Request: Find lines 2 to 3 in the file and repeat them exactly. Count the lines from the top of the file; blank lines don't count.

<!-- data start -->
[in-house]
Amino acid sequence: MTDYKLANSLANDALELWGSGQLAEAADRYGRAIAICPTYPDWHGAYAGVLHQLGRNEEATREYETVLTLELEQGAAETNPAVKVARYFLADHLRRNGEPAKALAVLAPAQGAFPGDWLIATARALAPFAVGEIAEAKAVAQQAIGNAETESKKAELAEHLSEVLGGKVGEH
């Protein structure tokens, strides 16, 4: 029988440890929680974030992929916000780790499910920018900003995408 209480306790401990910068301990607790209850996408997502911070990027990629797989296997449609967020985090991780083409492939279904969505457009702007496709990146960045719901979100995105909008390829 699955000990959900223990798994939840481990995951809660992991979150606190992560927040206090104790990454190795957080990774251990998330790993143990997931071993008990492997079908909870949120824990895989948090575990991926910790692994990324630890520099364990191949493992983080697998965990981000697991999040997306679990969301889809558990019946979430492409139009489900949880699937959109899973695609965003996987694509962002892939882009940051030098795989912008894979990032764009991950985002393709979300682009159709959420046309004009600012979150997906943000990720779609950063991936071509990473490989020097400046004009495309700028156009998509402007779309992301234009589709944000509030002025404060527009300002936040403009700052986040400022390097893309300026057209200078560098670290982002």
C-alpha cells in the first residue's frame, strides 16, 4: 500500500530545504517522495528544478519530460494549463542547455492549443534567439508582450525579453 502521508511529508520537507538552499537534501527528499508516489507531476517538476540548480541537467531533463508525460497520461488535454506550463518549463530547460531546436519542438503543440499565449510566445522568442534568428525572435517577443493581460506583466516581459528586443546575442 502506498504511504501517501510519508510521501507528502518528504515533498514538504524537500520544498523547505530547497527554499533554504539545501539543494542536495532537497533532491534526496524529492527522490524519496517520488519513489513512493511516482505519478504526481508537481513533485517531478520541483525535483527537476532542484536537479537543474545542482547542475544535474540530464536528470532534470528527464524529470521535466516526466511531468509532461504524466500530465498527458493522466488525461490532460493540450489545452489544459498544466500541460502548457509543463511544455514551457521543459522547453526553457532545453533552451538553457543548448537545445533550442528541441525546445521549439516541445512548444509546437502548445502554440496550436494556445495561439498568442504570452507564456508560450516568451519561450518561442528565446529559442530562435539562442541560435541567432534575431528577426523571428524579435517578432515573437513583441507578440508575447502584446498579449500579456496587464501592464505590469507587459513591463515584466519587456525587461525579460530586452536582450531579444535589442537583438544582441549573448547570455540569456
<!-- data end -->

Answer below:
Amino acid sequence: MTDYKLANSLANDALELWGSGQLAEAADRYGRAIAICPTYPDWHGAYAGVLHQLGRNEEATREYETVLTLELEQGAAETNPAVKVARYFLADHLRRNGEPAKALAVLAPAQGAFPGDWLIATARALAPFAVGEIAEAKAVAQQAIGNAETESKKAELAEHLSEVLGGKVGEH
């Protein structure tokens, strides 16, 4: 029988440890929680974030992929916000780790499910920018900003995408 209480306790401990910068301990607790209850996408997502911070990027990629797989296997449609967020985090991780083409492939279904969505457009702007496709990146960045719901979100995105909008390829 699955000990959900223990798994939840481990995951809660992991979150606190992560927040206090104790990454190795957080990774251990998330790993143990997931071993008990492997079908909870949120824990895989948090575990991926910790692994990324630890520099364990191949493992983080697998965990981000697991999040997306679990969301889809558990019946979430492409139009489900949880699937959109899973695609965003996987694509962002892939882009940051030098795989912008894979990032764009991950985002393709979300682009159709959420046309004009600012979150997906943000990720779609950063991936071509990473490989020097400046004009495309700028156009998509402007779309992301234009589709944000509030002025404060527009300002936040403009700052986040400022390097893309300026057209200078560098670290982002």